“Many of these men and women were trained in the traditional aesthetics of Classicism. They initially worked in the Art Deco movement, gained experience through WPA (Work Projects Administration) projects and ultimately helped bring Modernism to America. Albert Wein was one of those artists and it’s exciting for us to collaborate with the artist’s estate in presenting this, the first major exhibition of his work,” he said.

Dearinger believes Wein’s style resulted from a combination of influences including an early interest in art and the classical nude, a passion for music and theater inherited from his mother, and study at the National Academy of Design in New York and Beaux-Arts Institute of Fine Arts in Manhattan, which employed a European curriculum focused on the training of architects.

Wein’s subjects ranged from mythological and religious figures, larger-than-life humans, sculpted tributes to musicians such as Pablo Casals and even Hall of Fame pitcher Nolan Ryan atop the mound.

Albert Wein at Boston Anthenaeum
While Wein’s sculptures are often described as “classical,” many embody a primitive element of exaggerated features and musculature that conveys a seeming superhuman power.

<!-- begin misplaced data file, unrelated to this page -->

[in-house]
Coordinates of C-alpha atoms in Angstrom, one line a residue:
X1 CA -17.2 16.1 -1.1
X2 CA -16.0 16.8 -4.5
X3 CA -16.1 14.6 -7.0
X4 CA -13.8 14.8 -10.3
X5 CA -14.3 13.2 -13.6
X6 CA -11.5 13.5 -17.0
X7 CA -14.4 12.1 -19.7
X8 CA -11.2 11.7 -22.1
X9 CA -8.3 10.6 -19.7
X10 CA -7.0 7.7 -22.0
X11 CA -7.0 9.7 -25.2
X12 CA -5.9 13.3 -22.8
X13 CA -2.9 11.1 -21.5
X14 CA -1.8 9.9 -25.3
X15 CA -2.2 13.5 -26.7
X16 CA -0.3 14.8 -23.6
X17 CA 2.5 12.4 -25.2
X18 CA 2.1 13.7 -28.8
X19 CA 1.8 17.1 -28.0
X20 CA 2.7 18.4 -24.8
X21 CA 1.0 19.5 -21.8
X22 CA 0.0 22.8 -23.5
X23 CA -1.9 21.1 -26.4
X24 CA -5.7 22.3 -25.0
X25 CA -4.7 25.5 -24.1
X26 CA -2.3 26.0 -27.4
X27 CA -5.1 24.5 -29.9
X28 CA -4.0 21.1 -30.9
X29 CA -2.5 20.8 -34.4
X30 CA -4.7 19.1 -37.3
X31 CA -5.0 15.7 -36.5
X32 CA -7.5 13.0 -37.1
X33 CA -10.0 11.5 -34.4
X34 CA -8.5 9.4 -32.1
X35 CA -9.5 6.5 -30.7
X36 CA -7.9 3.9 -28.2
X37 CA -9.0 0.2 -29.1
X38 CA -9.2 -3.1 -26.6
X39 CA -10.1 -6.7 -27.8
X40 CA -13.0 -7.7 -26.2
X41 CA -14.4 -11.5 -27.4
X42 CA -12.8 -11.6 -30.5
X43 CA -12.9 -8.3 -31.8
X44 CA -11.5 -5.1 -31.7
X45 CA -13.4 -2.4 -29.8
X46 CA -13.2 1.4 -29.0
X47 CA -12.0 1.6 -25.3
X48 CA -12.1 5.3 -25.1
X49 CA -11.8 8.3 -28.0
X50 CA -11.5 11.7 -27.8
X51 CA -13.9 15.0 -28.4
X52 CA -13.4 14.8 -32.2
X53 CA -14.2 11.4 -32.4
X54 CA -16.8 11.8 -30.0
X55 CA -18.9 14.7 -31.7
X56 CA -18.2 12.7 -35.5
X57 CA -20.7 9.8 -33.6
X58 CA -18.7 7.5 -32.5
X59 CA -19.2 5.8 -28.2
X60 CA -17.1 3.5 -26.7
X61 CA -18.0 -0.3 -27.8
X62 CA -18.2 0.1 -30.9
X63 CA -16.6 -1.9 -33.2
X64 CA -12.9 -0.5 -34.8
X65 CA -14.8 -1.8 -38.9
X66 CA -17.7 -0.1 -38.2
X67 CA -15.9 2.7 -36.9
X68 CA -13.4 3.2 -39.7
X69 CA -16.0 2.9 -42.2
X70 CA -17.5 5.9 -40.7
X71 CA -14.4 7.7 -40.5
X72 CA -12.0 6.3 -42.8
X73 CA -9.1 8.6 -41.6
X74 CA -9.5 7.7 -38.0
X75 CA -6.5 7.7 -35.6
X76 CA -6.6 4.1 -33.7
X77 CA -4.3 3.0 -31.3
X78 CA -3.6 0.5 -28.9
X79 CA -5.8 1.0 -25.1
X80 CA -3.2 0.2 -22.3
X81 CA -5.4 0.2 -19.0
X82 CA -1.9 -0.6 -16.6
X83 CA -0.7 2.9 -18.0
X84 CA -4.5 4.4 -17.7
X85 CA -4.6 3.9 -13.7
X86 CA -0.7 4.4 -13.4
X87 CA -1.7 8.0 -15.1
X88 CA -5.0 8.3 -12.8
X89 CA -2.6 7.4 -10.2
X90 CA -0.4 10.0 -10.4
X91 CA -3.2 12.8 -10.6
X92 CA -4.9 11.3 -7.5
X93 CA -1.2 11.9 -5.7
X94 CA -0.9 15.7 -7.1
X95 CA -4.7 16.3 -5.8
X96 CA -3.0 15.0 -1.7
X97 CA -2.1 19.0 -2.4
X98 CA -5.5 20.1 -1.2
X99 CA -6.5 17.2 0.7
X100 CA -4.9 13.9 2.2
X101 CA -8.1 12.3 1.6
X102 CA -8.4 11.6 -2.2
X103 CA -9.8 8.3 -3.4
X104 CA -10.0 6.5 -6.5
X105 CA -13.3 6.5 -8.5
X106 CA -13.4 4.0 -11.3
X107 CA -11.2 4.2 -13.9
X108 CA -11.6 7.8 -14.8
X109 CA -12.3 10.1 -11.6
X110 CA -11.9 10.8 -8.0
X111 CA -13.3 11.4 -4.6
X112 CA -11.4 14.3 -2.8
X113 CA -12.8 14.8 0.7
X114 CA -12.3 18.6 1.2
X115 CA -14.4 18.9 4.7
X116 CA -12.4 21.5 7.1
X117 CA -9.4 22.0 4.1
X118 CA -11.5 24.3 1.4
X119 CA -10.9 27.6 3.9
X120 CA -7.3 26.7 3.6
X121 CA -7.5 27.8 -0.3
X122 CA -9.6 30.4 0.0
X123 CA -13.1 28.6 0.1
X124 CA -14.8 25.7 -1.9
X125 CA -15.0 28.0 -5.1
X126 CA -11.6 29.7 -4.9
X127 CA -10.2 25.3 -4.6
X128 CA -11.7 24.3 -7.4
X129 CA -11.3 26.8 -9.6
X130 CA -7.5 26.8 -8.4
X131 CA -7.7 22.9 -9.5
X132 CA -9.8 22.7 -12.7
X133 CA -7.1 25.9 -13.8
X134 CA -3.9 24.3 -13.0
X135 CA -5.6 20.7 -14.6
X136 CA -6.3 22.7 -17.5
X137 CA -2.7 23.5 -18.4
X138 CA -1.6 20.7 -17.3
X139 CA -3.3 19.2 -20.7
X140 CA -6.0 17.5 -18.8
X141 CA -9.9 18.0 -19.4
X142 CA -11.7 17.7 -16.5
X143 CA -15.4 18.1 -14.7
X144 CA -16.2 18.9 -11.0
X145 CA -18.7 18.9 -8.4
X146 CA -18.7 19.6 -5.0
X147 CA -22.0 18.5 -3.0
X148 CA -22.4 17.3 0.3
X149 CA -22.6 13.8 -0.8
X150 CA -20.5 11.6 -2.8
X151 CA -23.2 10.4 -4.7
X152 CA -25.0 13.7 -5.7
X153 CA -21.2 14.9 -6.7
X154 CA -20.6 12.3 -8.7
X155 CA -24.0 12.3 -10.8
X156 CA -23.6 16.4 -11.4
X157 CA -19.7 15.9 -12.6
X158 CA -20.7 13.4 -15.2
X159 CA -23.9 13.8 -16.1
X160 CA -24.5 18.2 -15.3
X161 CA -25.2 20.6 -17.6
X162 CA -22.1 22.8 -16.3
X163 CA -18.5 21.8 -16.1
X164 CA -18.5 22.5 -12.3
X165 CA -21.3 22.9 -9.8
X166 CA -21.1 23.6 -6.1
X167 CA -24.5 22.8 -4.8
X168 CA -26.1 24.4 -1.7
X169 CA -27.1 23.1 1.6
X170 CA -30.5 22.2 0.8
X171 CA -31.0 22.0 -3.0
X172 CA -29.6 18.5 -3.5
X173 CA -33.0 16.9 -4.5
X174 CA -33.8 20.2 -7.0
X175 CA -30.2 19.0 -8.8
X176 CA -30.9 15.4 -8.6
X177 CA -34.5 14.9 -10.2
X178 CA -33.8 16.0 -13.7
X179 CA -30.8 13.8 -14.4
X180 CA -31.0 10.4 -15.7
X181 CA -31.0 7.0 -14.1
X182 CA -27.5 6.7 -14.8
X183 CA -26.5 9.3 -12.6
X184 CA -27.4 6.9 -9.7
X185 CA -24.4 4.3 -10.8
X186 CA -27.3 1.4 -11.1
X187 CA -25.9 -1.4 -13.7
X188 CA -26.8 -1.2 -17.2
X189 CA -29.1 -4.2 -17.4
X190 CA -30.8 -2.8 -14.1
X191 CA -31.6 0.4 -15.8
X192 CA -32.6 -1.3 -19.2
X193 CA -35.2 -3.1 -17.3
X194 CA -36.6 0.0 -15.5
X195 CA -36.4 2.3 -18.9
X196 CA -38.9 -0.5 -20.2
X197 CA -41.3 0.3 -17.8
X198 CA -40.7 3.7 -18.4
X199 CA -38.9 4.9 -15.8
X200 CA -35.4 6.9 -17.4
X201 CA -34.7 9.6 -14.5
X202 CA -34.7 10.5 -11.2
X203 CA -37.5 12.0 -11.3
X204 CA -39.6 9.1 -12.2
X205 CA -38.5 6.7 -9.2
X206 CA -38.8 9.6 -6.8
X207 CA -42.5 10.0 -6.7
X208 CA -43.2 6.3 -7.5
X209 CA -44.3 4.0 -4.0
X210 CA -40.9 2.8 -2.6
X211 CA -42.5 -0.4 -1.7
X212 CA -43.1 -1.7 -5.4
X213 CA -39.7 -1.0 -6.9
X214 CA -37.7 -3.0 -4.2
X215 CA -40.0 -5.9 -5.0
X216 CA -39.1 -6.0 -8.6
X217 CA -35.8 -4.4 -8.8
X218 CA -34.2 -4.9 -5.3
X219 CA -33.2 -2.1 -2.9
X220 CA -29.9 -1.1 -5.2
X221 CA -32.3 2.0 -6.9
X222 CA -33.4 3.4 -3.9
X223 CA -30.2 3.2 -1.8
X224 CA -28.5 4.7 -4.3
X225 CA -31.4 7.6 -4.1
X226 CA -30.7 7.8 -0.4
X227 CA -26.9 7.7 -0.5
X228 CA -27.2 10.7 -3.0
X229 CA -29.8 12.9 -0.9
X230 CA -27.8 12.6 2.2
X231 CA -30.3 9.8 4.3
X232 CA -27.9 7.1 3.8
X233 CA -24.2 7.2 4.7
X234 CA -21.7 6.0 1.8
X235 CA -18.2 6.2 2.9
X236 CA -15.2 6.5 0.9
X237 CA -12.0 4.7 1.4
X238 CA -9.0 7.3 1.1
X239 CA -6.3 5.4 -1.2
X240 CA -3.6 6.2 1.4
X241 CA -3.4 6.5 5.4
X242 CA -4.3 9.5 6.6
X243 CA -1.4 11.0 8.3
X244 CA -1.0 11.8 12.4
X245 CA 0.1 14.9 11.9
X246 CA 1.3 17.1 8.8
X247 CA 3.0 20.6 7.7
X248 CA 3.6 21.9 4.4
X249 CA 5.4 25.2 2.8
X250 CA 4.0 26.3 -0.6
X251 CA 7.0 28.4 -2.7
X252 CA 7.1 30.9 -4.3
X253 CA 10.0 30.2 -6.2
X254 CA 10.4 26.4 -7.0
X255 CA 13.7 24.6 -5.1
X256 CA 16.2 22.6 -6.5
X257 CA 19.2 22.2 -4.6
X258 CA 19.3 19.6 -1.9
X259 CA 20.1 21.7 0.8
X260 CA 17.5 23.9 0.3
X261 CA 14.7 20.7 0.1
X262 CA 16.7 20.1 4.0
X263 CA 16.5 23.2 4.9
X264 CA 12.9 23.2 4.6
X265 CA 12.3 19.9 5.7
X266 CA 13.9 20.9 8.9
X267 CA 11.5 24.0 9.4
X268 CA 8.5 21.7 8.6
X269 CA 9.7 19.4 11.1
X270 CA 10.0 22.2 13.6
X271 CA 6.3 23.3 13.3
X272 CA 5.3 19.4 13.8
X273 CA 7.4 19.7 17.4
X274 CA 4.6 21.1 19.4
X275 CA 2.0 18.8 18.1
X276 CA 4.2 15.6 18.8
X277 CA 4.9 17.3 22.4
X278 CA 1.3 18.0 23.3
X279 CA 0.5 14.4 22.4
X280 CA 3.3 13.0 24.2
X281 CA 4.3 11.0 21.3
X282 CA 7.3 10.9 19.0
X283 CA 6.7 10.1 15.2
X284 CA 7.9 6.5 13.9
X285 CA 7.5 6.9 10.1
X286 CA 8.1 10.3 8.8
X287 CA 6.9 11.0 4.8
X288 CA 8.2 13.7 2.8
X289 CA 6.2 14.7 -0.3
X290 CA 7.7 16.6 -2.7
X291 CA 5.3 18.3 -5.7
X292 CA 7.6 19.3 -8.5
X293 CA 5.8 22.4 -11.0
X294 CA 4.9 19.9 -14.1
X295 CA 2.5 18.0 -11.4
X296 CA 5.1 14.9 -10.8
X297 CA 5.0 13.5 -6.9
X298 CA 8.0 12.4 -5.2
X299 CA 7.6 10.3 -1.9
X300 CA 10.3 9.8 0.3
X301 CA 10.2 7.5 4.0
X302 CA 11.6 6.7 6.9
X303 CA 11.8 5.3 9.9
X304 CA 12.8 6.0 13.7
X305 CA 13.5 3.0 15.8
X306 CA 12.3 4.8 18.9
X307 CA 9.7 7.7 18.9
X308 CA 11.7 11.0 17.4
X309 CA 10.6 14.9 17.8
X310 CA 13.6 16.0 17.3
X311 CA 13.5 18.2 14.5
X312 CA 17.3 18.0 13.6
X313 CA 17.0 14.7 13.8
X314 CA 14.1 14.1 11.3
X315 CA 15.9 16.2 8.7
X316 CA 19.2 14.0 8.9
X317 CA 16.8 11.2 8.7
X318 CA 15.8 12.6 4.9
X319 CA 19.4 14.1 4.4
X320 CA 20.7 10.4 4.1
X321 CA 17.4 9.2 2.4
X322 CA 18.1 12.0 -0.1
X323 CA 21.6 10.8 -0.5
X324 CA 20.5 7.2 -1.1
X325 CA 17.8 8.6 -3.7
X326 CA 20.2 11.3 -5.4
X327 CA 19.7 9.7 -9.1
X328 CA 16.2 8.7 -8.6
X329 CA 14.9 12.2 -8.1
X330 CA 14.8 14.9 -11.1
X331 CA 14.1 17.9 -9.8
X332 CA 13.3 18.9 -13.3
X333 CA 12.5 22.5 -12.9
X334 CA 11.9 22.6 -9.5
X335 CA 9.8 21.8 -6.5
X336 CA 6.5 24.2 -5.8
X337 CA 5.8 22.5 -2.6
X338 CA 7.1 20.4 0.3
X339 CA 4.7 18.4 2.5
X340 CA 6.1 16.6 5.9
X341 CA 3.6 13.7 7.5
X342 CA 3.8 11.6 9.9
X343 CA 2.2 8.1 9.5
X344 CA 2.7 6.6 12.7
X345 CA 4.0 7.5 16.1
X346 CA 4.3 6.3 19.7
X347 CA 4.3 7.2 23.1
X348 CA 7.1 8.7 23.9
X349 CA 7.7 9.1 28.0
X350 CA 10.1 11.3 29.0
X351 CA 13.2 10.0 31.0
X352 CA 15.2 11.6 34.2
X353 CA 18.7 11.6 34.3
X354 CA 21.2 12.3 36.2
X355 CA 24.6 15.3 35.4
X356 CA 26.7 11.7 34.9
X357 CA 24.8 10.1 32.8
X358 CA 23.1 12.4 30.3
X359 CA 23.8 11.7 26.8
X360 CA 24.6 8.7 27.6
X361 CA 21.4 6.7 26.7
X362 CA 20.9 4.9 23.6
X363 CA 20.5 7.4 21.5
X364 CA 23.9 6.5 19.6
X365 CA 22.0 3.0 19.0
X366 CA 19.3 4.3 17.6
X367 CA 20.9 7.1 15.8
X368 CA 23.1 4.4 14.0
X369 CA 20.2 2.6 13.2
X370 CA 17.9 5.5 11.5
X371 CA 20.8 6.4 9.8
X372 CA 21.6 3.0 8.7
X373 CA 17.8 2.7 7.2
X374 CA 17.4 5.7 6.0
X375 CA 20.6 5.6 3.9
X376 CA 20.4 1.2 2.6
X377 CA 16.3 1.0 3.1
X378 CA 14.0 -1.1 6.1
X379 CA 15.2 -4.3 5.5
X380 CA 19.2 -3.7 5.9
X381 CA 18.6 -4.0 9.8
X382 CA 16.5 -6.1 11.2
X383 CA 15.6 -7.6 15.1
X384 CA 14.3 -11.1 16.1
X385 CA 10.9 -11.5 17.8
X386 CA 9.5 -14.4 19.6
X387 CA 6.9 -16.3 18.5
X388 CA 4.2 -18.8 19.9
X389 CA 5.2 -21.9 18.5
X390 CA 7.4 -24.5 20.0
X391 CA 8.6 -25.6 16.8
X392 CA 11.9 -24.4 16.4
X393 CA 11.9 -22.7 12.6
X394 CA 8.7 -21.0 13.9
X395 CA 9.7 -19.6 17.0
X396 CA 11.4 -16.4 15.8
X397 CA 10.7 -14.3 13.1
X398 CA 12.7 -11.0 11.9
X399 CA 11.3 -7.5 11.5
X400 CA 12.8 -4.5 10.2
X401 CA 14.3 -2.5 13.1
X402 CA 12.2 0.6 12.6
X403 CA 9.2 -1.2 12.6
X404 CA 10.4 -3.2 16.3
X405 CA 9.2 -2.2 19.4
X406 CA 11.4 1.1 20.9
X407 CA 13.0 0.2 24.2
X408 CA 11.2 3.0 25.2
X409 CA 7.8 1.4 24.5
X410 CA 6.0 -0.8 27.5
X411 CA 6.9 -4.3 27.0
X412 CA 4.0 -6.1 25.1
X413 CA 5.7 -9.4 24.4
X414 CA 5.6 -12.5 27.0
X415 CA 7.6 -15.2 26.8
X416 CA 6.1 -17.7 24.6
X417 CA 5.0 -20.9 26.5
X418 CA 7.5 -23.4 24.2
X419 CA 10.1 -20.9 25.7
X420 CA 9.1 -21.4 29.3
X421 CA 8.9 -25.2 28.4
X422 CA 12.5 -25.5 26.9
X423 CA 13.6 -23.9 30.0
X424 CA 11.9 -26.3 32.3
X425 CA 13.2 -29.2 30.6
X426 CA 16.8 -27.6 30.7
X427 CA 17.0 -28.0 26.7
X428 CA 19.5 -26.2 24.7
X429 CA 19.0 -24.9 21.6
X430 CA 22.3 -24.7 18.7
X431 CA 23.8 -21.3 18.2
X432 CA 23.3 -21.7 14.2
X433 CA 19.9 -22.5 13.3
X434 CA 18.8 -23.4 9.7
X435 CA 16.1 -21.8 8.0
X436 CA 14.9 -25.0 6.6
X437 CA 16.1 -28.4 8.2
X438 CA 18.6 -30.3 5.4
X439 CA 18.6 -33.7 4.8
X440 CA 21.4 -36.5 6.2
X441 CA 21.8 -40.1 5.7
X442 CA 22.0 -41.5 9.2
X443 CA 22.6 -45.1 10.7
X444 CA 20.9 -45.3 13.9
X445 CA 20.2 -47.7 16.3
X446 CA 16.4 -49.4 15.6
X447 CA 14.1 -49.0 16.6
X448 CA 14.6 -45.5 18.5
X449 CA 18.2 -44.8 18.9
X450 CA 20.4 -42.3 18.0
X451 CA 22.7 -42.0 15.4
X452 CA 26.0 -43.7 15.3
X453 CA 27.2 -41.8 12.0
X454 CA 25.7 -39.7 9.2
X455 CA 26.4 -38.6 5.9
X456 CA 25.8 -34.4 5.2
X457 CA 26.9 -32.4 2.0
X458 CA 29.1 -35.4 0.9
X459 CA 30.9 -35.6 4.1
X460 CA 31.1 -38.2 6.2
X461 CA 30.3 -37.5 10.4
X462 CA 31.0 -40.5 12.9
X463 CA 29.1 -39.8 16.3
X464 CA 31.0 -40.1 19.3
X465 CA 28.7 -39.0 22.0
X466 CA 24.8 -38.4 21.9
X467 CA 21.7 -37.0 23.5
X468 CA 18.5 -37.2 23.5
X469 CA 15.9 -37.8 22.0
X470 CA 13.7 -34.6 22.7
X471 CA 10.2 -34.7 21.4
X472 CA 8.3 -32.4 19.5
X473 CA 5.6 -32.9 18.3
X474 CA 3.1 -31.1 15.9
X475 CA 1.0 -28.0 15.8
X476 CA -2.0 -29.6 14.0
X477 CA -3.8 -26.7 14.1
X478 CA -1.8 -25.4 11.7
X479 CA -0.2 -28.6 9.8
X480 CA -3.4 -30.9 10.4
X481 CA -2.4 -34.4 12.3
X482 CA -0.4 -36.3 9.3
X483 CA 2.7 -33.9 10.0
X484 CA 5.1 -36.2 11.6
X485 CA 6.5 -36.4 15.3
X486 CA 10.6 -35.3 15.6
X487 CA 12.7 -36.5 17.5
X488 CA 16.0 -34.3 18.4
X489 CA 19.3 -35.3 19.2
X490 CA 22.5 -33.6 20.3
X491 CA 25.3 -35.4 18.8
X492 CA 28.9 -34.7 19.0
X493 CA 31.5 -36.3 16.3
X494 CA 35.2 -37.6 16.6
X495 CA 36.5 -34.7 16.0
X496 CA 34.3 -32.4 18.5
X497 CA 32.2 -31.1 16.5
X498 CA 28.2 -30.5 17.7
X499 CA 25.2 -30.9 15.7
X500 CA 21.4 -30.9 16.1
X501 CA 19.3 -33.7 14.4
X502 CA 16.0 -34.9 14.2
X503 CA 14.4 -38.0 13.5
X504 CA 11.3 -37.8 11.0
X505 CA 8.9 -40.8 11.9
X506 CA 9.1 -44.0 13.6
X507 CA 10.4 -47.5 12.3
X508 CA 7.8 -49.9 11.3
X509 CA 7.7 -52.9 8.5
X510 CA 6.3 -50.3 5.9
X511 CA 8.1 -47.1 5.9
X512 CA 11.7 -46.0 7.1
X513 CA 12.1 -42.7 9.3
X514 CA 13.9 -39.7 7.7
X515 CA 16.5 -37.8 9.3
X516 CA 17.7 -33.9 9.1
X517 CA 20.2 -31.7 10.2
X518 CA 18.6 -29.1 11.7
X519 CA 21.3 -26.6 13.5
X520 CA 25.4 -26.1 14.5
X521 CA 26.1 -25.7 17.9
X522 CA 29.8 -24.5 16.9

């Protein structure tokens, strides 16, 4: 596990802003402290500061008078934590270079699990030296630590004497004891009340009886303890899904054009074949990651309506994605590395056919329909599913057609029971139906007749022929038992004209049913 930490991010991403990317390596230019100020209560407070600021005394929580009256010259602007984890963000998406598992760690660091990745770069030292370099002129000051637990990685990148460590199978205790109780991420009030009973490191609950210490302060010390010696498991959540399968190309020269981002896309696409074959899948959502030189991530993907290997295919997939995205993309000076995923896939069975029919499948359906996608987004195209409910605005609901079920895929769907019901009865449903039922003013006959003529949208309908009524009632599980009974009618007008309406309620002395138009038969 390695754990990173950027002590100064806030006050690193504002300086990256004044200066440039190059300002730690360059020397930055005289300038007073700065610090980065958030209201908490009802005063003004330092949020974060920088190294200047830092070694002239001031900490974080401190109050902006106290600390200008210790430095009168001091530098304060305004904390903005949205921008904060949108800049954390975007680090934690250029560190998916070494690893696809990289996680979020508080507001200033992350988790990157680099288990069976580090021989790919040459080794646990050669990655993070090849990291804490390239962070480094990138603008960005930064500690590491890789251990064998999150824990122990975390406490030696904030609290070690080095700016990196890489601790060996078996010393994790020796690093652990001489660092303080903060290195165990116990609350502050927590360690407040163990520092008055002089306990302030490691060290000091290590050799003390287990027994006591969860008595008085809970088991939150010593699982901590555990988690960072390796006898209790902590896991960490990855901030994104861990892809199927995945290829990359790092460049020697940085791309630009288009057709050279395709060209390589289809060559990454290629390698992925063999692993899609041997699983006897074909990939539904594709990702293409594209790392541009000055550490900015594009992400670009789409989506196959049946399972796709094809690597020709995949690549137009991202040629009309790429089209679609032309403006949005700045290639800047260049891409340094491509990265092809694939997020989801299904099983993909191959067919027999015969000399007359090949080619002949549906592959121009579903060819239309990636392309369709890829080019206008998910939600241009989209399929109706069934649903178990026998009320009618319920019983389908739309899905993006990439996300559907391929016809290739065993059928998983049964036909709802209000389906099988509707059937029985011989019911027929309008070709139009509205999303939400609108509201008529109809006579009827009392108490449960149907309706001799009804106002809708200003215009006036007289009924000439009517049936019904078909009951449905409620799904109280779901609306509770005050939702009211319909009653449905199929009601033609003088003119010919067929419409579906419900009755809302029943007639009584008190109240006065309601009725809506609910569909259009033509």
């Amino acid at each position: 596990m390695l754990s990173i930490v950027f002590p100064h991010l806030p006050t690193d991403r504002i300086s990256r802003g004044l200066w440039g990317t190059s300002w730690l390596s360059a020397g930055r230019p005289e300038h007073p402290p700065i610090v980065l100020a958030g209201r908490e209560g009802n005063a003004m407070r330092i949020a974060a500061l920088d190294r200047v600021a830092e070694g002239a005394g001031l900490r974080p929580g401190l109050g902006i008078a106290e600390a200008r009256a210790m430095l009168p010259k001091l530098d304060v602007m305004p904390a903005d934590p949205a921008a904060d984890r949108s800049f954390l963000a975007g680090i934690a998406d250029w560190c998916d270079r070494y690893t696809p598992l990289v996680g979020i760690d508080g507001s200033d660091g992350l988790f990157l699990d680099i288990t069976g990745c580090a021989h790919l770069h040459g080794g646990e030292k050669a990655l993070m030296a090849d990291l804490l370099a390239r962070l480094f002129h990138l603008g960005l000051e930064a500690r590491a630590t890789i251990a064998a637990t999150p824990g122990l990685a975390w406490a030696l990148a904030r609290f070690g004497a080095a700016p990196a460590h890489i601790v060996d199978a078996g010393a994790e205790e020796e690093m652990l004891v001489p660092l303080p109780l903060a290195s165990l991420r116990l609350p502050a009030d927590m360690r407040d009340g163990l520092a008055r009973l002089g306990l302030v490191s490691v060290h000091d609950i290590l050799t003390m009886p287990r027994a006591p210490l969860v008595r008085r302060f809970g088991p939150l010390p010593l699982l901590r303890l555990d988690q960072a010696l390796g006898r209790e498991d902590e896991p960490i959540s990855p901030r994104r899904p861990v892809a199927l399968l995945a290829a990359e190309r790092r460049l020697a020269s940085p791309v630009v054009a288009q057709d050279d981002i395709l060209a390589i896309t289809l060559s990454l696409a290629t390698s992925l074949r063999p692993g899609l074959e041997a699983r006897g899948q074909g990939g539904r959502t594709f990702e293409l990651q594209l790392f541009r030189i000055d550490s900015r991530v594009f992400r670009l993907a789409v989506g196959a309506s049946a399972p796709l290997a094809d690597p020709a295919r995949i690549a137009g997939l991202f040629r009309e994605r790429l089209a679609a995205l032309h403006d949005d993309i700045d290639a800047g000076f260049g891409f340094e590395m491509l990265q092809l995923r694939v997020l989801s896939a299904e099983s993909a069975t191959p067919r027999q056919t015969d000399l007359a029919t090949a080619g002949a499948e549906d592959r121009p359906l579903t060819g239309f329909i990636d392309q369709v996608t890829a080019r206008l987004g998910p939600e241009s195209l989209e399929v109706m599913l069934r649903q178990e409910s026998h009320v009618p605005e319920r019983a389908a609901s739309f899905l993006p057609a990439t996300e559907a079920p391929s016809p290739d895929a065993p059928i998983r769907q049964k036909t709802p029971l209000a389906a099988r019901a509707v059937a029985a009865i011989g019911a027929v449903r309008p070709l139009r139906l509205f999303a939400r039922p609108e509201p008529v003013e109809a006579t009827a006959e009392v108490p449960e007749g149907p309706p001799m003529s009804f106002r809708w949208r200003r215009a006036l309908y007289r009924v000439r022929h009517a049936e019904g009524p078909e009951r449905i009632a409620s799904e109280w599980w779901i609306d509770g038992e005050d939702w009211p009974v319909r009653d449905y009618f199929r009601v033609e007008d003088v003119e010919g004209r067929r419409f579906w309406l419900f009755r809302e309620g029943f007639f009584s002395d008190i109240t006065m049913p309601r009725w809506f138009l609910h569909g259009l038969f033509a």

Rather than mimic Classical examples, Dearinger emphasized that Wein “idealized” his figures to convey their beauty or moral purpose. And he observed that Wein imbued his figures with the energy and grace he also admired in classical music and dance.

In early sculptures like “Harvest” and “Man With Plow,” Wein’s powerful male figures never display the stolidity of later Soviet-era statuary but retain their athletic grace.

As organized by Dearinger, the exhibit flushes out the breadth of Wein’s achievement from his sculpture to his detailed medals, from prophetic paintings like his “Atom Bomb” series to designing sets for television including “The Ernie Kovacs Show.”

While many might regard the 30-foot-tall relief of the figure “Unity” he designed for the Libby Dam in Montana as his crowning achievement, several works of a more intimate scale reveal Wein’s visionary breadth.

His 14-inch bronze “Sermon On The Mount” rises from a small pedestal as if preparing for his Ascension. Though made to serve as a logo for a television show, Wein’s angular 1959 “Don Quixote” atop his beloved steed “Rocinante” conveys the farcical idealism of the Spanish knight errant.

And perhaps more than any single work, his powerful “Four Horseman,” finished five years before his death, combines classical and abstract elements to convey Wein’s deep fears about the atomic arms race.

While this is the first major retrospective of Wein’s work, it should not be the last but, rather, open the door for an undervalued treasure.


The Boston Athenaeum is located at 10-1/2 Beacon St., Boston, just a short walk from the State House.

Admission to the gallery is free and open to the public. Gallery hours are: Monday from 9 a.m. to 8 p.m., Tuesday through Friday from 9 a.m. to 5:30 p.m., and Saturday from 9 a.m. to 4 p.m.

The exhibit is accompanied by a lavishly illustrated hardcover catalog, “Albert Wein: American Modernist,” written by David Dearinger. It costs $55. For more information call 617-227-0270 or visit www.bostonathenaeum.org.